Further, Reagan worked to unite his party; McCain has repeatedly undermined it throughout his career (and it's much, much more than simply McCain-Feingold: his opposition to the Bush tax cuts, his views on illegal immigration, etc., etc.). I don't think it's a surprise to say that most people will not trust somebody who has undercut them in the past. And McCain is already hedging his remarks about amnesty now that he has won the primary…

    As for the concern about the 'RINO' tag, David7134 brought up good points about Graham's support for cap and trade and his views on illegal immigration. While it is true that he has an overall conservative voting record, I agree with David that these are very important conservative issues. I agree with you that the name-calling is pretty juvenile, but the positions *are* important.

    It's easy to look at both of those issues in isolation, but when one considers the fiscal impact that they could potentially have, I think you will understand why conservatives are opposed to them. Cap and Trade is a massive stealth tax and a job killer; amnesty for illegal immigrants (in addition to likely providing more votes for Democrats) adds an enormous cost burden to our country, which is already drowning in debt. Similarly, Graham voted to confirm Kagan: how can one preach limited government principles, and then vote for somebody who supports an expanded view of government intrusion through the commerce clause? It's completely incoherent.

    Finally, as I mentioned in my earlier posts, most conservatives don't have a real problem with Blue state Republicans like Rudy Giuliani, Chris Christie, Norm Coleman, etc., even though they have more moderate records. Why then do Lindsey Graham and McCain draw their ire? Because they represent Red states (Graham, especially) and they have been known to to betray the issues that their constituents support. Would it really be any different to most liberals, if a Democrat Senator represented a deep Blue state, and wound up opposing liberals on key issues throughout his/her career?

    Why do you assume that someone who doesn't vote for Castle should vote for O'Donnell?

    It's one thing not to vote for Castle because you can't stomach his politics.

    But to affirmatively vote for O'Donnell you have to look past how ridiculously crazy she comes across, with wild allegations about people hiding in her bushes and radio hosts being on the take. She is going to get hammered on these things, and she will be the face of the movement.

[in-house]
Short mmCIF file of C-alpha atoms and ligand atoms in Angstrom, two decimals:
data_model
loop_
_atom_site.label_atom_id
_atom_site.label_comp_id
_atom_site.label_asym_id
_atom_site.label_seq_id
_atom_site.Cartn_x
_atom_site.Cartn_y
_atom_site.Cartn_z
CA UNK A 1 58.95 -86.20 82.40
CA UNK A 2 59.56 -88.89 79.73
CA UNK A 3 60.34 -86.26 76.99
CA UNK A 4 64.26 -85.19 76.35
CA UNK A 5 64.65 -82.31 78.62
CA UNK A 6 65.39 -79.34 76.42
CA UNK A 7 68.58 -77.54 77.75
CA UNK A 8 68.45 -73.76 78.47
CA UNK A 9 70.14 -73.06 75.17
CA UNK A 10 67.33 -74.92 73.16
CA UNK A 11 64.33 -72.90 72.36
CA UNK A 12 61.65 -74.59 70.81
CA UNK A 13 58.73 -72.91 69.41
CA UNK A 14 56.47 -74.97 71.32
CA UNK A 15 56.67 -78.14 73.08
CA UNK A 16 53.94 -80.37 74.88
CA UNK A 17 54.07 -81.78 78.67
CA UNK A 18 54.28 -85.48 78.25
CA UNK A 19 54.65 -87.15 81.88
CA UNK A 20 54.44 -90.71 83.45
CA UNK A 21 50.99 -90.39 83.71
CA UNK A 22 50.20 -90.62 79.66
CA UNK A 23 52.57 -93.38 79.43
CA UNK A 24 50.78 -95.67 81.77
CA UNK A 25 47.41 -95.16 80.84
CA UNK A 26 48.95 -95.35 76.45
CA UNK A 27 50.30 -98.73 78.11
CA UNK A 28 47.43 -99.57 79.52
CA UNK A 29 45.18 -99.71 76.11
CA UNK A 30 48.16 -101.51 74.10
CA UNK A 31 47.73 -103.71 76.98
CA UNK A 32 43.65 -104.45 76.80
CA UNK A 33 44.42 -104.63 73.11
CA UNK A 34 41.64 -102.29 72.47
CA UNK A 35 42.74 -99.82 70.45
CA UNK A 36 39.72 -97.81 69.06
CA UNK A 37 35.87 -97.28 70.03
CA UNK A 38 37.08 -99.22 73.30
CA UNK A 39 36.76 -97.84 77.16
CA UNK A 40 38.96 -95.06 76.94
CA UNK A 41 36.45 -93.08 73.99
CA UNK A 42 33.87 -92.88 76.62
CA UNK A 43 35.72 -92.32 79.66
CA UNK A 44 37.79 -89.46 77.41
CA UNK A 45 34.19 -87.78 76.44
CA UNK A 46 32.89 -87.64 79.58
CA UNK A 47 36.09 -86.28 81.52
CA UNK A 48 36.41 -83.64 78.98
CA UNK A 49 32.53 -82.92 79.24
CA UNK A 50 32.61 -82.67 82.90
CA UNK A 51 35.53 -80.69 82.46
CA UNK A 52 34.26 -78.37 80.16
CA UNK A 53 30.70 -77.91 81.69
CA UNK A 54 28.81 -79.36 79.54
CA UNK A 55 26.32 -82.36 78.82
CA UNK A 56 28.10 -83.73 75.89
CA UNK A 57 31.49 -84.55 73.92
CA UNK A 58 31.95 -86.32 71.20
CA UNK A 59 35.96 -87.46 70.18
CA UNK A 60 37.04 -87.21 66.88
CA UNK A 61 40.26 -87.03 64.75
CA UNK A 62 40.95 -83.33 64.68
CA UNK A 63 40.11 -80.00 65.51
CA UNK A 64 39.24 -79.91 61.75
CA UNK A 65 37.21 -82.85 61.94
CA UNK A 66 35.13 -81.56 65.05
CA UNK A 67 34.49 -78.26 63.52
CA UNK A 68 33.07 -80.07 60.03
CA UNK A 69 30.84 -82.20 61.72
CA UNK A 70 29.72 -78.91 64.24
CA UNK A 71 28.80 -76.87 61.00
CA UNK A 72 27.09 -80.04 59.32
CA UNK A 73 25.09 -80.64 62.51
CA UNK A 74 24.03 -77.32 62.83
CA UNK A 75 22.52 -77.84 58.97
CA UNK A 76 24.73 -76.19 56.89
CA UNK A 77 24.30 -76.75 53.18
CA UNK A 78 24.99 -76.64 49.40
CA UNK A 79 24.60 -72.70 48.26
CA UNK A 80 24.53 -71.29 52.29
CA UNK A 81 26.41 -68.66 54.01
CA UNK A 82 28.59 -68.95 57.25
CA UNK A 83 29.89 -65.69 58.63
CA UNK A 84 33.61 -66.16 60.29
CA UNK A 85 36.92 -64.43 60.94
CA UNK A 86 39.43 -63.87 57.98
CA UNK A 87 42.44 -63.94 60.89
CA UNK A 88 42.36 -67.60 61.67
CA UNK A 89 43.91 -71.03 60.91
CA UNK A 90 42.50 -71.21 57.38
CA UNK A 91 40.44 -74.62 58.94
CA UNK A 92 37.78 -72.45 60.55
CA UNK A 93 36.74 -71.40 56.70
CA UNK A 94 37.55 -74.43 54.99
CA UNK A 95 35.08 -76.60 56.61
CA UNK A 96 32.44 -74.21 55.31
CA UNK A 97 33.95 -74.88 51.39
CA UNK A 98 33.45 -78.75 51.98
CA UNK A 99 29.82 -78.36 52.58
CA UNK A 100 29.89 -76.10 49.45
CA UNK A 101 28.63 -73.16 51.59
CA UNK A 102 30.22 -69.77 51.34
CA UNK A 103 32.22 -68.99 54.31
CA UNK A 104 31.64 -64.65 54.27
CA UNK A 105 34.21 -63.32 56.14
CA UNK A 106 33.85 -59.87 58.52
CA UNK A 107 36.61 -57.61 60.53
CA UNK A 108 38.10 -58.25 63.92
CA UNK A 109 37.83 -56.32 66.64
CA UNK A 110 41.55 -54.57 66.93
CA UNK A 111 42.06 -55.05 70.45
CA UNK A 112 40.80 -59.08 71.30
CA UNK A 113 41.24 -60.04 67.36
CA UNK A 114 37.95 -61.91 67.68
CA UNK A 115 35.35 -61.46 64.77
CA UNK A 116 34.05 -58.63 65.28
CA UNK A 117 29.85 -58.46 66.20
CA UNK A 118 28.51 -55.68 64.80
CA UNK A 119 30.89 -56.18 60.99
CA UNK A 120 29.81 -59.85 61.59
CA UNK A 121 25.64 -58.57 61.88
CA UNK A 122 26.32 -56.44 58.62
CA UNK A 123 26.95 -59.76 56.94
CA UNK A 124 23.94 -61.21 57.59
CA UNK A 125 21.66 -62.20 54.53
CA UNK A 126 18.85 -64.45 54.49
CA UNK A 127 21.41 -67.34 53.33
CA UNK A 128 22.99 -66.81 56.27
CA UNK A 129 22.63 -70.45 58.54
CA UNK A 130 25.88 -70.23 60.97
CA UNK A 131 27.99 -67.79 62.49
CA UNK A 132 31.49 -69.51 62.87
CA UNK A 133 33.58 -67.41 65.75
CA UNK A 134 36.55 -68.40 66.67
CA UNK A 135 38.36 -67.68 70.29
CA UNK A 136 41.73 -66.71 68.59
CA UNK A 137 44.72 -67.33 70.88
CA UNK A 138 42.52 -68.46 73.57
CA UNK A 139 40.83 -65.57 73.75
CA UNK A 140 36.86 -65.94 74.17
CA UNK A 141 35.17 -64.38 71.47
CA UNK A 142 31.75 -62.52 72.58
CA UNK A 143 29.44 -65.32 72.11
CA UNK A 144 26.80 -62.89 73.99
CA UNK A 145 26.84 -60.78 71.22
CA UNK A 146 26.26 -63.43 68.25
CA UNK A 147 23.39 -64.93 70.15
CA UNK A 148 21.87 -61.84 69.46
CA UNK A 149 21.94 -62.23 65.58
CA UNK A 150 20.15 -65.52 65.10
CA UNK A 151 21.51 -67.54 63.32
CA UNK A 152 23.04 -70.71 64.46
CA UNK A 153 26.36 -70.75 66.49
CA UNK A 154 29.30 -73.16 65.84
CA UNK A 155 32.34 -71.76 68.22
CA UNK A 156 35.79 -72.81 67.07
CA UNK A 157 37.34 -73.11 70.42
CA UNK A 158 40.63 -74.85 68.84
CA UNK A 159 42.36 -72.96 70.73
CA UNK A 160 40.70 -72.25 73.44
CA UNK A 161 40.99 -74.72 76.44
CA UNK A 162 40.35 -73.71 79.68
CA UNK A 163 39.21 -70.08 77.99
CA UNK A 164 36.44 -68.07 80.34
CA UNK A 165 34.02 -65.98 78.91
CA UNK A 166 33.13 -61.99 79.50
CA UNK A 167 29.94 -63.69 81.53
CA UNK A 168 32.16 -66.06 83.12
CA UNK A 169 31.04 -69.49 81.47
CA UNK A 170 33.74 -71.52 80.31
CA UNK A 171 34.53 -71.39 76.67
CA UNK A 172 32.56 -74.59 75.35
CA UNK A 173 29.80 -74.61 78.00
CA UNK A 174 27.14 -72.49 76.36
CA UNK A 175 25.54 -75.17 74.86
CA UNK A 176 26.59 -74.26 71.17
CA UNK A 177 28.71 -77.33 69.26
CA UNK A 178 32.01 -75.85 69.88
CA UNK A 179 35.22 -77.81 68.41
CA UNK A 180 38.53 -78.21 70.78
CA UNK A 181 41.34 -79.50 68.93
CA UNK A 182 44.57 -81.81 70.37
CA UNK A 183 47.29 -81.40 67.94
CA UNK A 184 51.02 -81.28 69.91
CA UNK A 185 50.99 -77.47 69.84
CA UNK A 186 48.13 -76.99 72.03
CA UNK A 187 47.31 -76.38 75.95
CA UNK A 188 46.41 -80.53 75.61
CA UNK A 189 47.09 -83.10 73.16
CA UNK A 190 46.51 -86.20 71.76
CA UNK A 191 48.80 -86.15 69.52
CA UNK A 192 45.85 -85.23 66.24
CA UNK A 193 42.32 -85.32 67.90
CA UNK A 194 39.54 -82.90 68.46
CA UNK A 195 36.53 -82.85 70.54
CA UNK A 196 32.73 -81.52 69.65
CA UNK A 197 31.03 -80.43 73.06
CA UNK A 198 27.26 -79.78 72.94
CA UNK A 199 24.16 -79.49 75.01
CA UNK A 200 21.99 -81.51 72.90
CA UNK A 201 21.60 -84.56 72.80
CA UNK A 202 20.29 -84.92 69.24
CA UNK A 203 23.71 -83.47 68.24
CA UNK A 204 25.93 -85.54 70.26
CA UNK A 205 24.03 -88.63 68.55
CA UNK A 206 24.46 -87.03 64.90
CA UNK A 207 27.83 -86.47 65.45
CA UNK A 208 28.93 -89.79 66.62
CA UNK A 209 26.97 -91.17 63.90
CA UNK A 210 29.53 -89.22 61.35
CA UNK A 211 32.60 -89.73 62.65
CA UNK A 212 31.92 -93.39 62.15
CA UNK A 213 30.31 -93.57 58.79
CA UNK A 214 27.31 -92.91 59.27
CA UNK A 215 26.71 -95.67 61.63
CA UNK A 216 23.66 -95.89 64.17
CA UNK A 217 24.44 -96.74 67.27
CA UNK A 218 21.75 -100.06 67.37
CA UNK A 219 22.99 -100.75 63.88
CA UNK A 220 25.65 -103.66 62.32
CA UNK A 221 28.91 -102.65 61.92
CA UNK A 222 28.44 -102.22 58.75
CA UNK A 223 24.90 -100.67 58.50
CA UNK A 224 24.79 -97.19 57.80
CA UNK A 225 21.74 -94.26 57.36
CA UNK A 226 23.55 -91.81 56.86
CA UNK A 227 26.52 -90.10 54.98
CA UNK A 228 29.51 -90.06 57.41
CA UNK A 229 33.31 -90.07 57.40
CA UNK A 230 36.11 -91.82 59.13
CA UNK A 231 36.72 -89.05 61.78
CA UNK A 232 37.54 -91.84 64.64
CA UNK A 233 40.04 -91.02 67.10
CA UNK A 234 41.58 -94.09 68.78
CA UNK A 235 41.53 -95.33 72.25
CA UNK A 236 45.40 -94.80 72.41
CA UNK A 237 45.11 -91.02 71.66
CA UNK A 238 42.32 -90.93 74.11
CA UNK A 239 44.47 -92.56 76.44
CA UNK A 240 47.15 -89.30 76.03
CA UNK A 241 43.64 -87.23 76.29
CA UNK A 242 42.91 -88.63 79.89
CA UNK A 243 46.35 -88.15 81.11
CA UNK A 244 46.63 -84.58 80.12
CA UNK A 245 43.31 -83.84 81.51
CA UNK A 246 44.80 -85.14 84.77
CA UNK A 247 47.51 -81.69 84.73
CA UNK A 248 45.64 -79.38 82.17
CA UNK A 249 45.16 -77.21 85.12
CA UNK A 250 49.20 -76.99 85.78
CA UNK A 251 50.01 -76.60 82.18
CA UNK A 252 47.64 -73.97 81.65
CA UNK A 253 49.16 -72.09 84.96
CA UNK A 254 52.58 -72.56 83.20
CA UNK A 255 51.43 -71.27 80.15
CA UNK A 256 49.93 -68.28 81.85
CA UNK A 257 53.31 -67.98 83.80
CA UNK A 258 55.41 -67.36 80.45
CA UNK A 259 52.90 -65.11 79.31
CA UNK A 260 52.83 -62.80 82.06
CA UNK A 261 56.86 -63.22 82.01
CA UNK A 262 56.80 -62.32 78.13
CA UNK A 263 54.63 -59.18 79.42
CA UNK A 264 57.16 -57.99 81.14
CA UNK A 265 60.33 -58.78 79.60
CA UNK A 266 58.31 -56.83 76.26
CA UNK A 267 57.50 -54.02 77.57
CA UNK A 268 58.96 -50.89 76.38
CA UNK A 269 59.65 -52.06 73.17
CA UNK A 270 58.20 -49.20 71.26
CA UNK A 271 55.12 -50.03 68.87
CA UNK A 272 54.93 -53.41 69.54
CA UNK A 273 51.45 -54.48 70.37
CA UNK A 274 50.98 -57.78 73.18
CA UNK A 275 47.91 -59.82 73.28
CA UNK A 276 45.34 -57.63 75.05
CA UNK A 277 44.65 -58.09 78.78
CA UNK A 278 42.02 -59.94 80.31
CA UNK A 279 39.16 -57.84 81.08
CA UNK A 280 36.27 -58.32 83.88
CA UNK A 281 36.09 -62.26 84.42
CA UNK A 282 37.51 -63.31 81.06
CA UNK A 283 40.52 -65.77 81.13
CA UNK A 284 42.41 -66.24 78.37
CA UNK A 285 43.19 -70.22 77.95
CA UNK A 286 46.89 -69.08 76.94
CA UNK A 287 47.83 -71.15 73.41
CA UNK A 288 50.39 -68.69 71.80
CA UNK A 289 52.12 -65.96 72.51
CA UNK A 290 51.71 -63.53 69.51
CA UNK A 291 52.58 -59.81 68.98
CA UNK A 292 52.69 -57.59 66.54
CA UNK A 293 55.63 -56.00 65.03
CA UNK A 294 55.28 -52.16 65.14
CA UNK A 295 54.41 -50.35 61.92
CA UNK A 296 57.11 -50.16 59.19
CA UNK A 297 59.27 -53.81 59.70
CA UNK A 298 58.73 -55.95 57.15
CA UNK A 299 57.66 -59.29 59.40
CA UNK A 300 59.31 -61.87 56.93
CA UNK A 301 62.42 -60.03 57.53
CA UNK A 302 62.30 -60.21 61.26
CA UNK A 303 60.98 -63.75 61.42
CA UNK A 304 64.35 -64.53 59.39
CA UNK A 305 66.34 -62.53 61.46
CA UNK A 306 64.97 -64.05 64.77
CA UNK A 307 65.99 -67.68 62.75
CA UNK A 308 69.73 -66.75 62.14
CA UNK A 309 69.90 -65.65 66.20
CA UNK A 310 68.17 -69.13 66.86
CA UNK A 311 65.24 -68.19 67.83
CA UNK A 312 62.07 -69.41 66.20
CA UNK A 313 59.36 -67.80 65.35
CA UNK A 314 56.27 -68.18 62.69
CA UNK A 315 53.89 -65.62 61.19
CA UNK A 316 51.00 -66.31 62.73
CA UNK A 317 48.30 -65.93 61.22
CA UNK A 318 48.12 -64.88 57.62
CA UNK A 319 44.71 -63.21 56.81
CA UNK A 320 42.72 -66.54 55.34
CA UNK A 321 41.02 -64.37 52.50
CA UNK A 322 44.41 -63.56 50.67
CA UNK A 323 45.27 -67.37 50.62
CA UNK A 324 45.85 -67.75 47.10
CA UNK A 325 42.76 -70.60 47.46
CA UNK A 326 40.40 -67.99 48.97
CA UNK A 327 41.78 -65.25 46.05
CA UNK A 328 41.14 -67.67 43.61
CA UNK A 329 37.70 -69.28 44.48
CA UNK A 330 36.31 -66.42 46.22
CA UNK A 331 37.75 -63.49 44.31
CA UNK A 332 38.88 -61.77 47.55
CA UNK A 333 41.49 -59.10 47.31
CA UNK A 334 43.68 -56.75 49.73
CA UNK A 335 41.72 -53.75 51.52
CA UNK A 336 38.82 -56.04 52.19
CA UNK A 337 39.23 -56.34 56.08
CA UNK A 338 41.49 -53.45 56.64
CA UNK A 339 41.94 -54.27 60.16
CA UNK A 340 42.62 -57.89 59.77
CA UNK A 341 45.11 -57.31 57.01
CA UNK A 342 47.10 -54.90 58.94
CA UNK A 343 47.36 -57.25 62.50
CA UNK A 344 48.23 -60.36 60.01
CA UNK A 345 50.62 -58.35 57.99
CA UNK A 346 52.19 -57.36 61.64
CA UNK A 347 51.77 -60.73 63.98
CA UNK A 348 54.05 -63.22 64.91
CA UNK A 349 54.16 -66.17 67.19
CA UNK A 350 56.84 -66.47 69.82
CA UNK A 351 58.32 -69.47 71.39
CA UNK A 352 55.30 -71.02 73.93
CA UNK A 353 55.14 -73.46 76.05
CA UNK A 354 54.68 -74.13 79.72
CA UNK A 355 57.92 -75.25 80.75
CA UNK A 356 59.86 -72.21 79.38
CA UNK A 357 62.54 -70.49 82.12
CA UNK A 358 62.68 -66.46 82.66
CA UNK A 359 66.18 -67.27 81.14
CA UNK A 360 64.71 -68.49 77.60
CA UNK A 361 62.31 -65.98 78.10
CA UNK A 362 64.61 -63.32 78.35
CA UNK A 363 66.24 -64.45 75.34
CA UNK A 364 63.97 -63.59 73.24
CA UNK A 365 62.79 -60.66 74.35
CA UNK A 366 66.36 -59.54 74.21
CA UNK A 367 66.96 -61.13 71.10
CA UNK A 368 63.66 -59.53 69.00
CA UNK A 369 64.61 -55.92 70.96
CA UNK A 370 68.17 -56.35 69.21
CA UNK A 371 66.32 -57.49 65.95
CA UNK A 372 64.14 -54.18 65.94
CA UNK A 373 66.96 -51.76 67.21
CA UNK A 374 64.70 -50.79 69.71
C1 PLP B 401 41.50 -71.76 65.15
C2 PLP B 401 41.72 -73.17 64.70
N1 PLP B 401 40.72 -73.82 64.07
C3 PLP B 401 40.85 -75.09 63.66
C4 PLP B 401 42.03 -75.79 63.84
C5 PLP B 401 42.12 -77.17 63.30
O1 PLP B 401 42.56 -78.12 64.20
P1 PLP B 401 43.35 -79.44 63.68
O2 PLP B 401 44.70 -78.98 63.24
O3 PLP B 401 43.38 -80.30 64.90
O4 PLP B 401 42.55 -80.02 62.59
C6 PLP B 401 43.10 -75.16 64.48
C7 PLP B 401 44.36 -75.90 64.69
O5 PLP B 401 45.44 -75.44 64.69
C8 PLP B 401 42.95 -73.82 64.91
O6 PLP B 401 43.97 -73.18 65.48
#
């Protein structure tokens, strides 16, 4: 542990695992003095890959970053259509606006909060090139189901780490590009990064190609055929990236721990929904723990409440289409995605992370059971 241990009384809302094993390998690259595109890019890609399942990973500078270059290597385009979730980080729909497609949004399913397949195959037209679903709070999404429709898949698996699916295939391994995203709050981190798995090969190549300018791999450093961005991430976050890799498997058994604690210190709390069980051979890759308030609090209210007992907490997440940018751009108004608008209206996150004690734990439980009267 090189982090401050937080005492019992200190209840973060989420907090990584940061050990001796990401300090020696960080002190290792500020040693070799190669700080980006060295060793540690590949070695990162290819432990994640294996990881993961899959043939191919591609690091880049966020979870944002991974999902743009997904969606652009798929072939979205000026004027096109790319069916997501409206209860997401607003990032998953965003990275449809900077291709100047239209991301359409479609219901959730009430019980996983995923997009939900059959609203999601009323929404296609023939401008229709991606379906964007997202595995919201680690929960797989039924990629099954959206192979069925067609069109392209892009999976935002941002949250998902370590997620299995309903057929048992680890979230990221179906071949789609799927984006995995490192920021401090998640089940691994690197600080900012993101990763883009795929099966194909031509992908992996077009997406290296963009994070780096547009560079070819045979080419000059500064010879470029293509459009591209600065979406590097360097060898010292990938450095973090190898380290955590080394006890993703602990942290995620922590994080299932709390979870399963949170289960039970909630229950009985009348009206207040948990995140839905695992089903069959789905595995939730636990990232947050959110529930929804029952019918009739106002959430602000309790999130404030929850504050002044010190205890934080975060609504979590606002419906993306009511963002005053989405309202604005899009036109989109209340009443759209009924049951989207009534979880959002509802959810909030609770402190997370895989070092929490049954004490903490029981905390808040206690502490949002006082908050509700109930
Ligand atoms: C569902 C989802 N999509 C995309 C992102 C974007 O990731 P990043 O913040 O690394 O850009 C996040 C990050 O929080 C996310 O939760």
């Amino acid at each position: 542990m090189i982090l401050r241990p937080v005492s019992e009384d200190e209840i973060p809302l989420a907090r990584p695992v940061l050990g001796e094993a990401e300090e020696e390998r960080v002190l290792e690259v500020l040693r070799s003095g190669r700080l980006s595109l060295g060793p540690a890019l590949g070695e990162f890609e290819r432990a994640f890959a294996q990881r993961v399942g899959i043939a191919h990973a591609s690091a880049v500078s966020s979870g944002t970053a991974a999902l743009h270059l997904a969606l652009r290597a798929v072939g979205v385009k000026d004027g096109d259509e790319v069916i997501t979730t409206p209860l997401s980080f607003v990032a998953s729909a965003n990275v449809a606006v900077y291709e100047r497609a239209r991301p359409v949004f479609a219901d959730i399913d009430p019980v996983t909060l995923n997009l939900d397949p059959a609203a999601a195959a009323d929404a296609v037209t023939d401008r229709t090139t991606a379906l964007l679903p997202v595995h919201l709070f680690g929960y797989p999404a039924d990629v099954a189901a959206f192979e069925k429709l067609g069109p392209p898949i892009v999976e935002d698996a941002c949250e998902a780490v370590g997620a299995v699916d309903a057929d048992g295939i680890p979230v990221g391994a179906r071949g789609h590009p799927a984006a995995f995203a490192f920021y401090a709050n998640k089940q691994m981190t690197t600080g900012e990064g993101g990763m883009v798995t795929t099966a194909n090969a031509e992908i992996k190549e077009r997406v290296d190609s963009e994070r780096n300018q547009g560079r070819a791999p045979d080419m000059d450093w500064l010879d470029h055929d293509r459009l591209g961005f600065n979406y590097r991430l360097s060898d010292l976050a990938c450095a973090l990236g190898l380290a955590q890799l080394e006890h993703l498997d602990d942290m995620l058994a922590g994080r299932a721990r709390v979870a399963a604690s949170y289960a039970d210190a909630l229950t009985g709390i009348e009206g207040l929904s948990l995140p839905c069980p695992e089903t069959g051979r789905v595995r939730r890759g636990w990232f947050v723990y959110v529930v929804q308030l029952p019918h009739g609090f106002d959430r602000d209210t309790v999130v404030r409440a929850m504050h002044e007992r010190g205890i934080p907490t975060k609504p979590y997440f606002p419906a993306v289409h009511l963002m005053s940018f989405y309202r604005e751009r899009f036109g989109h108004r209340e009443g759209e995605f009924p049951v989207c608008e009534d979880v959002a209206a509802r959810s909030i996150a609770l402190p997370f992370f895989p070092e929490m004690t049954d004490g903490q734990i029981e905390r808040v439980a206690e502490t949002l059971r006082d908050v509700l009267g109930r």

An O'Donnell win on Tuesday would seriously damage the face of the Tea party movement, to a greater degree, even, than Angle's win in NV has.

    Thanks A.G. You make the point I was trying to make more clearly than I was able.

    John Burke, whether the "lump" is Graham and Snowe or McCain and Graham or any other combination of Republicans whose support of conservative principles has been inconsistent I believe my point was valid. Also, I am not a reader of Dan Riehl’s site although I have nothing against him. I just don’t find myself drawn back there. I’m a lifelong Republican, voted for Reagan both times, and think if McCain had held to conservative principles more closely he may have won the election.

    The idea that really galls me is the notion that Republicans have to be willing to move to the center in order to win. The Democrats are so far left right now that moving any closer to them is not moving toward the center. It is moving into the left.

    Republicans who hold to conservative principles haven’t lost sight of this. They know that more government programs mean bigger government, reduction in personal freedoms, and increased costs which result in increased taxes on the American people. They don’t need to be told that programs like National Health Care, American Recovery and Reinvestment Act, and Cap and Trade (if passed) will create outsized government bureaucracies, huge inefficiencies, new opportunities for favoritism and cronyism, and higher costs. Politicians who don’t understand this, who think everything is negotiable regardless of where the negotiation starts, who don’t have a feel where the true center of the country is or a set of principles to guide them aren’t what this country needs.

    You may have forgotten or may just not know that there were reports when Reagan came onto the political scene that he scared the American people. That the “people”, whoever they were, thought he was extreme and his election would lead the country to disaster. But Reagan had a better understanding of the American people than the typical politician of the time. Not only that he understood the limitations of government, he could explain them in a way in which ordinary citizens could understand, and he ultimately moved the political center back into closer alignment with the American people. We look back on Reagan’s legacy from a different place now because he led us there.

    We need more Reagans, not more Collins, Snowes and Grahams. We need more people who will hold to conservative principles and not negotiate for the sake of appearances. I believe, this country is at one of those junctures that will determine the course it will take for the next 20 years or more. We need to send Republicans to Washington who will steadfastly support conservative principles. Otherwise, twenty years from now government will be even bigger and personal freedoms will have been further eroded.

    BTW. I didn't call anyone a RINO in this post. My intent in my previous post wasn't "name calling" it was just shorthand for someone who claims to be a conservative but doesn't consistently support conservative principles. I guess political correctness means that we have to spell it out every time.